Have you noticed how terrible our traffic is lately?
Not just in comparison to the empty roads and blue skies during the pandemic lockdown, but even compared to pre-COVID times.
The rush hour on I-95 starts earlier and runs later, pretty much all day long. The increased volume is due in large part to the return to the office but by car, not mass transit (where ridership is still only 50% of the good old days).
If there were easy answers to this congestion, they’d have been implemented by now. Look… this is really a matter of supply and demand: too much demand (highway traffic) and not enough supply (space on those roads).
But here are a few of the crazier ideas for fixing traffic I’ve heard suggested over the years:
1) Double deck I-95: Seriously, this was once proposed by the Stamford Chamber of Commerce. Can you imagine the decades of construction and billions in cost, with “upper level” roads having to soar hundreds of feet over existing overpasses?
2) Allow trucks on the Merritt Parkway: There are two words to explain why this can’t happen: low bridges.
3) Ban trucks from I-95: Trucks are high-occupancy vehicles delivering goods to the stores that you, in your single-occupancy vehicle, drive to so you can shop. No trucks, no goods, no shopping.
4) Drive in the emergency break-down lane: This was then-Gov. John Rowland’s idea and he even wasted a million dollars studying it. But if you think of that far right-hand lane instead as the “emergency rescue lane” you’ll see why this doesn’t make sense. This plan would also require re-striping existing traffic lanes to a narrower width, making driving more dangerous.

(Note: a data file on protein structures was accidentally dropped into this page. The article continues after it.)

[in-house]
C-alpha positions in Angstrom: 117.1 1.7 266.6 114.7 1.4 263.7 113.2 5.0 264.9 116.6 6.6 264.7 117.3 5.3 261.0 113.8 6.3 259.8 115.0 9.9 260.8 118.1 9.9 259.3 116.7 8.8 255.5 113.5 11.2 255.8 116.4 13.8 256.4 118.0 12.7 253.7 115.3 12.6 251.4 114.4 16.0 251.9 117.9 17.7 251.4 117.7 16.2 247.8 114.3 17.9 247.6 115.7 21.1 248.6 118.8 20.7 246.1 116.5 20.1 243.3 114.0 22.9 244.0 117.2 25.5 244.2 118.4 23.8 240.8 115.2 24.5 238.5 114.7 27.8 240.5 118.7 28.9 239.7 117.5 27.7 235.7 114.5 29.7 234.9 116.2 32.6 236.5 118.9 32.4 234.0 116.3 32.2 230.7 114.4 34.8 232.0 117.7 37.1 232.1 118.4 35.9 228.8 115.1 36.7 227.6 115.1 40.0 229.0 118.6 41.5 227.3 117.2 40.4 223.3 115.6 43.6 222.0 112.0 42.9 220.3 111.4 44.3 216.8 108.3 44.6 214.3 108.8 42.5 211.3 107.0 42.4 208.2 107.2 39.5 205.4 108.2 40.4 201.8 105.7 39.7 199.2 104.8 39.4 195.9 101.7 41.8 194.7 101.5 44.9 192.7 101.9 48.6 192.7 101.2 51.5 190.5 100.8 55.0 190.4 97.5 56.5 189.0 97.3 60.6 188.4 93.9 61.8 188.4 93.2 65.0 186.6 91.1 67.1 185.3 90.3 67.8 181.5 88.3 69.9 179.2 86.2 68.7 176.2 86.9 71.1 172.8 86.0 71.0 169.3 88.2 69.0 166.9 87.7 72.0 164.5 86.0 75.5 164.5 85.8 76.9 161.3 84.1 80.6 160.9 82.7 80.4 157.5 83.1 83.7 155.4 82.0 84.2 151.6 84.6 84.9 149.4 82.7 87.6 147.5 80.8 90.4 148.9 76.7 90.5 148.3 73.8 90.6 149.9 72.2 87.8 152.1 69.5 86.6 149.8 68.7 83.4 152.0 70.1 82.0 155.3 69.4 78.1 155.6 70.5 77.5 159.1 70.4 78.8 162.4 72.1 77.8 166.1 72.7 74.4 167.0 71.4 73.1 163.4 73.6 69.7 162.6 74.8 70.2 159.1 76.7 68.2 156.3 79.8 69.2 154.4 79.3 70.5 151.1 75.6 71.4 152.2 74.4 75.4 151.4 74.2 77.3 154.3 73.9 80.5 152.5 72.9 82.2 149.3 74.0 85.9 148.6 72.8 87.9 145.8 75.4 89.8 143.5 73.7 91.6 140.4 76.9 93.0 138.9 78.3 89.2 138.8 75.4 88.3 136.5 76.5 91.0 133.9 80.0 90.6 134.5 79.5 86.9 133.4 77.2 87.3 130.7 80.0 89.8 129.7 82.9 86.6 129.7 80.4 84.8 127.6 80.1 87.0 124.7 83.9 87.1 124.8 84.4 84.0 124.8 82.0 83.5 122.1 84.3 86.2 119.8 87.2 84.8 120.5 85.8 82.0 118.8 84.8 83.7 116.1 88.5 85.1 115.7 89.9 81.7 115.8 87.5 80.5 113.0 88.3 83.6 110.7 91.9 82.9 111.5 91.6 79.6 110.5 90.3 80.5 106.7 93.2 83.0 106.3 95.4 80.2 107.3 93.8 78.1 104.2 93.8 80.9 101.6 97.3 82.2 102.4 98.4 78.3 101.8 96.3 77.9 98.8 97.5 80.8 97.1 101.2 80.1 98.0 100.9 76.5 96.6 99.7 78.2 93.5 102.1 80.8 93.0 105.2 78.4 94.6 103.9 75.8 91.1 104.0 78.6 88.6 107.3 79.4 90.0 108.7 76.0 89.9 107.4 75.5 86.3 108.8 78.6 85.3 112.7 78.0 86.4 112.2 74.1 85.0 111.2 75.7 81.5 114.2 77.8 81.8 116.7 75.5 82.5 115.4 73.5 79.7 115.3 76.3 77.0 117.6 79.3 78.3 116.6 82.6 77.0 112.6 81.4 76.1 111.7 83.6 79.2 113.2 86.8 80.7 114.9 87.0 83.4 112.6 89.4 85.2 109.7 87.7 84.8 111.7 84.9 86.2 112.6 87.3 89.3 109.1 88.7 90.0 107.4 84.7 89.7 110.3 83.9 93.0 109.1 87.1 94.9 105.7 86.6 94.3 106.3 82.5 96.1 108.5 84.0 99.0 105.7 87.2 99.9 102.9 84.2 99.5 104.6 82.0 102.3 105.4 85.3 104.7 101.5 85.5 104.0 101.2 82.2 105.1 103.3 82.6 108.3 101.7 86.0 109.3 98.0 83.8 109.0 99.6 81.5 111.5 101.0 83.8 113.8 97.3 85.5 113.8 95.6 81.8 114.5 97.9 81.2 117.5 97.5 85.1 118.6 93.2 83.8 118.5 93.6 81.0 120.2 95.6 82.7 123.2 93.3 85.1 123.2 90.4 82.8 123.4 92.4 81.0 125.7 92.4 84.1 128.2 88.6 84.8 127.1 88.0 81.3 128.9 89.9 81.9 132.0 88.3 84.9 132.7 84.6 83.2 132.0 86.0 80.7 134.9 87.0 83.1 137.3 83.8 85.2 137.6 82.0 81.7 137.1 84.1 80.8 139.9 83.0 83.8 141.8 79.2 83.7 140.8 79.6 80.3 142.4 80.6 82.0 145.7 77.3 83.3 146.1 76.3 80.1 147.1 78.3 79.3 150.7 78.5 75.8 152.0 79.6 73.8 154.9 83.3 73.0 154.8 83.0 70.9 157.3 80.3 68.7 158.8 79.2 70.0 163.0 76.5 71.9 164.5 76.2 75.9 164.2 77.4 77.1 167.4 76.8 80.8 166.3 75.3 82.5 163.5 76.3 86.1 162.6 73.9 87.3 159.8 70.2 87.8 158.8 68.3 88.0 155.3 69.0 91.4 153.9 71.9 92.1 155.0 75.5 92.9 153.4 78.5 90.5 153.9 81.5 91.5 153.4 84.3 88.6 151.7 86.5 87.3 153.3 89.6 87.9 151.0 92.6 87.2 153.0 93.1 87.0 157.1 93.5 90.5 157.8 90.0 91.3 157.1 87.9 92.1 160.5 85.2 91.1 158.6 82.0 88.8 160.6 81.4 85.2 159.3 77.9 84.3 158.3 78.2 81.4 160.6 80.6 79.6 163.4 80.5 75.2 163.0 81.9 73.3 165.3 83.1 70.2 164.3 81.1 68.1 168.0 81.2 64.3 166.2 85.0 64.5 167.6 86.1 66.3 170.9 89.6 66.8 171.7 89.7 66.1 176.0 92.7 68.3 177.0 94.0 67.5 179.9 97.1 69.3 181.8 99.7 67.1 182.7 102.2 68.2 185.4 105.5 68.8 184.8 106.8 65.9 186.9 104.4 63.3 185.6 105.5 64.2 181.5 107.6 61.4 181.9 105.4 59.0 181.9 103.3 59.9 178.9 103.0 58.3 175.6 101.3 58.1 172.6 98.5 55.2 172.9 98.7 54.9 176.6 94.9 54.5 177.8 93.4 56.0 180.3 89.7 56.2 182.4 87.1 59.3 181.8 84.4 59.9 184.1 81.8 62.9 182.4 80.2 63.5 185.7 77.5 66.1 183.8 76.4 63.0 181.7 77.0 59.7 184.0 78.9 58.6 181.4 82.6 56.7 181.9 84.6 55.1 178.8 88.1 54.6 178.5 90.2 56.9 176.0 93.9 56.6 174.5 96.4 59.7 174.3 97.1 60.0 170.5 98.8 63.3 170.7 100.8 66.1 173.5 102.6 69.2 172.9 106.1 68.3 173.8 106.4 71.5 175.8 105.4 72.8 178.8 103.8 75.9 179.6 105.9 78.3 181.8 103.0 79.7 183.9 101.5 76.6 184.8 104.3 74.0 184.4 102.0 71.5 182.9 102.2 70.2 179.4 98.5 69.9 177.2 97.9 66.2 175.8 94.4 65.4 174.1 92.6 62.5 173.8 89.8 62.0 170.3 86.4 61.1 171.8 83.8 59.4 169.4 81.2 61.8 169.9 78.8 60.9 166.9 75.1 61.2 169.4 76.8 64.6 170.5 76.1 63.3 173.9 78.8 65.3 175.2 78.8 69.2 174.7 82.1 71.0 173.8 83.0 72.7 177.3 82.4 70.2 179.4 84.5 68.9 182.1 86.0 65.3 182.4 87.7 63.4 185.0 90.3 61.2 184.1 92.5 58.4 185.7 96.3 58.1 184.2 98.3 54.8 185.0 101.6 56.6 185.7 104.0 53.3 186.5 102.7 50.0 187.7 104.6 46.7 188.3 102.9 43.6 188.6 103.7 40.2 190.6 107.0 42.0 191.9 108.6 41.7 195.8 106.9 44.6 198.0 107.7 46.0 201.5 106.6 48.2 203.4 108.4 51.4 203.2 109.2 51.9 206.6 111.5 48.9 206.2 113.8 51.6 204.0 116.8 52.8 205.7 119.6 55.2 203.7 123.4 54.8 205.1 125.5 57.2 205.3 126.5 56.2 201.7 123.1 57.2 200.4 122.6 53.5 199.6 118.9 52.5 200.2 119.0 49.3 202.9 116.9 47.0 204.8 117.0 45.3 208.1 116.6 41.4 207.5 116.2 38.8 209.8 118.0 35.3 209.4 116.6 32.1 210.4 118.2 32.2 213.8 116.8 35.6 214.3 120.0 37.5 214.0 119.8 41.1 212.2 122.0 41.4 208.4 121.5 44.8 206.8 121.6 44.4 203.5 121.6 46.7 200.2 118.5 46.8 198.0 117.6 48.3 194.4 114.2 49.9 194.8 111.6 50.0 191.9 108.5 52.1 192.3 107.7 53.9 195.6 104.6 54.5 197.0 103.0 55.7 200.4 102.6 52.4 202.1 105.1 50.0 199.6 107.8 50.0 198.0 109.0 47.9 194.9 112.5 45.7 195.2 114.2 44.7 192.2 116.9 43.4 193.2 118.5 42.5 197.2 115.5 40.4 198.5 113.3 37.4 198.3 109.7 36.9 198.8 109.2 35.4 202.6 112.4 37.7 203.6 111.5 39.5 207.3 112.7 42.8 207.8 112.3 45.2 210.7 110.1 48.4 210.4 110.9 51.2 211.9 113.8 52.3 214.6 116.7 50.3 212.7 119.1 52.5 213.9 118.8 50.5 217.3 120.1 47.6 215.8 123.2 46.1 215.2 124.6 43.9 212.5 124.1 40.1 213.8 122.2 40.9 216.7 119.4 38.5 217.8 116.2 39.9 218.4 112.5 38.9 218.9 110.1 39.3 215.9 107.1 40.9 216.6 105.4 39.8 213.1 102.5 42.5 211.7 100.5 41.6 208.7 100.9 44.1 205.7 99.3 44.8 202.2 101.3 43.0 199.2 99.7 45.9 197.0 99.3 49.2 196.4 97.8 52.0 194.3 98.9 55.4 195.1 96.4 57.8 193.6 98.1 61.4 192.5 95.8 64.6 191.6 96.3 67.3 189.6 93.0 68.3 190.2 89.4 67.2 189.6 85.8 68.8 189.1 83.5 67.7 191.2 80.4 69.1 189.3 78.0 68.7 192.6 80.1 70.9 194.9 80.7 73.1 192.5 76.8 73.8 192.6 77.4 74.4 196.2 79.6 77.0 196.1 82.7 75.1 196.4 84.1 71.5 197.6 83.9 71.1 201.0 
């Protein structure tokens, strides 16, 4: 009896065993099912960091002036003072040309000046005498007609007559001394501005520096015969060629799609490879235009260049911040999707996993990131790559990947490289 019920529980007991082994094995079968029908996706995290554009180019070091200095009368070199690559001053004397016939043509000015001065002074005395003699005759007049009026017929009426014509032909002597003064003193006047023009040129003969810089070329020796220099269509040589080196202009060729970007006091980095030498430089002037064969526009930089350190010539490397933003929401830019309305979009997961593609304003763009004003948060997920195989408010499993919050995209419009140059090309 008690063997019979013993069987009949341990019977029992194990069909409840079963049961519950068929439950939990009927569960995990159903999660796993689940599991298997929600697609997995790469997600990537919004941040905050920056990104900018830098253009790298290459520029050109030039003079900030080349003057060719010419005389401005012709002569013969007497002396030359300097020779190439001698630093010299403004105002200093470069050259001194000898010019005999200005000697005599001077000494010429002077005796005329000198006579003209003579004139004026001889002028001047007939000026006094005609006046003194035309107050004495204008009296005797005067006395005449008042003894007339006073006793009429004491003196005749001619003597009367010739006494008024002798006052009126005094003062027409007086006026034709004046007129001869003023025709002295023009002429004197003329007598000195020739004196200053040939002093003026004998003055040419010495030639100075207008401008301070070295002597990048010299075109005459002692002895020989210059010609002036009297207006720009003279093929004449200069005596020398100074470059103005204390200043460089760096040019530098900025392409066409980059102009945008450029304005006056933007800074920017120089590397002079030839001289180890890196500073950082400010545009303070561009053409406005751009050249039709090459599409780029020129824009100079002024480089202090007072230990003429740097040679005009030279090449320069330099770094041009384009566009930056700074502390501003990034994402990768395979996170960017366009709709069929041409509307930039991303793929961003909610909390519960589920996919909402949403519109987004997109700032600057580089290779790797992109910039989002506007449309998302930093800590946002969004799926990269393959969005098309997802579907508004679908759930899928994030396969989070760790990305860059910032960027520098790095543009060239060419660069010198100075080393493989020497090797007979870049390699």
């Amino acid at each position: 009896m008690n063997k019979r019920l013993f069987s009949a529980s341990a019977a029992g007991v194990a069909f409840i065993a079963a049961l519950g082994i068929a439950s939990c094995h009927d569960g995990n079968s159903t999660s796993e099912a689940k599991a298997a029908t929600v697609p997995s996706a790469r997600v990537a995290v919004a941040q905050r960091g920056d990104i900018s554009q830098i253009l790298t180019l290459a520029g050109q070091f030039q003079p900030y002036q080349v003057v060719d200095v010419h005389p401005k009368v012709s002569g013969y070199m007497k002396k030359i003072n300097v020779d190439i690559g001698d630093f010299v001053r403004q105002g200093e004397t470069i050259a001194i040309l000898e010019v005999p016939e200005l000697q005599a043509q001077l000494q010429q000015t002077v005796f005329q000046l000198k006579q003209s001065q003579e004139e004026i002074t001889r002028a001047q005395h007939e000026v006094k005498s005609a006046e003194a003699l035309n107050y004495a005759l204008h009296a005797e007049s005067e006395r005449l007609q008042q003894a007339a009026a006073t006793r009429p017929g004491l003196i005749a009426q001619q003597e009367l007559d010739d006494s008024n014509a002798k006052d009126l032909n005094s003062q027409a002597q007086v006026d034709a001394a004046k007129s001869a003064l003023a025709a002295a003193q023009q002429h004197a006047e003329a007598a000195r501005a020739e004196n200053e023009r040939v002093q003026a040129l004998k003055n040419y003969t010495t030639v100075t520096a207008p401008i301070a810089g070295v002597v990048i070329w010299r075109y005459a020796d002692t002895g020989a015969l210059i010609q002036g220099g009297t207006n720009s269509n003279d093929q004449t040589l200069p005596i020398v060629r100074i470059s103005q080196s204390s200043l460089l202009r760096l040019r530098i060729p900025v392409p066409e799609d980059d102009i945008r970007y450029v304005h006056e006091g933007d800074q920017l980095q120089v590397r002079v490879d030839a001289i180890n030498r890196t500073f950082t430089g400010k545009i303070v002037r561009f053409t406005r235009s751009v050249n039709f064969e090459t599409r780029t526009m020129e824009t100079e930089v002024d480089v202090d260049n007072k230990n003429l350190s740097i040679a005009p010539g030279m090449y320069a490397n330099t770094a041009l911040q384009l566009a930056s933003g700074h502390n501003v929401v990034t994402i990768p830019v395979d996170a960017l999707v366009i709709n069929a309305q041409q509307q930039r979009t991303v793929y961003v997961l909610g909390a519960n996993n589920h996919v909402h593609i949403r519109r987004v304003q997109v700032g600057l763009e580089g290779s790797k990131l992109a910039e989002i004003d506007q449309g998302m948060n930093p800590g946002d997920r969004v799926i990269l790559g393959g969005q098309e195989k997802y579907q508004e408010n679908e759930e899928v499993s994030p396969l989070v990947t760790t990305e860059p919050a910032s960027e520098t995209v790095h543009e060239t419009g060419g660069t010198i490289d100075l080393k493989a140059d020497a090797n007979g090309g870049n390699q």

5) Widening I-95: Again, billions in cost and decades of construction. And if you build it, they will come. Traffic will expand to fill available space. Then what, a fifth lane?
I think there are better ideas for managing traffic congestion, some of them already being implemented:
Operational lanes: Adding a fourth lane from on-ramps to off-ramps gives traffic a better chance of merging on and off the highway without blocking the through-lanes.
Widening choke points: For example, the exit 14-15 mess in Norwalk. But this $42 million construction project, discussed since 2002, took almost five years to get built.
Add a zipper lane: Sure, this may require highway widening, but just one lane that’s reversible depending on demand, a system used effectively on the Tappan Zee Bridge before it was rebuilt.
Change commuting hours: Does everyone really need to work 9 am – 5 pm? How about starting earlier or later and spreading out the traffic? Your employer should understand and you’ll be happier and more productive.
As I say, there are no simple solutions to highway congestion. It’s easy to identify the problems. But fixing them will always be expensive.
Jim Cameron is Founder of the Commuter Action Group, advocates for Connecticut rail riders.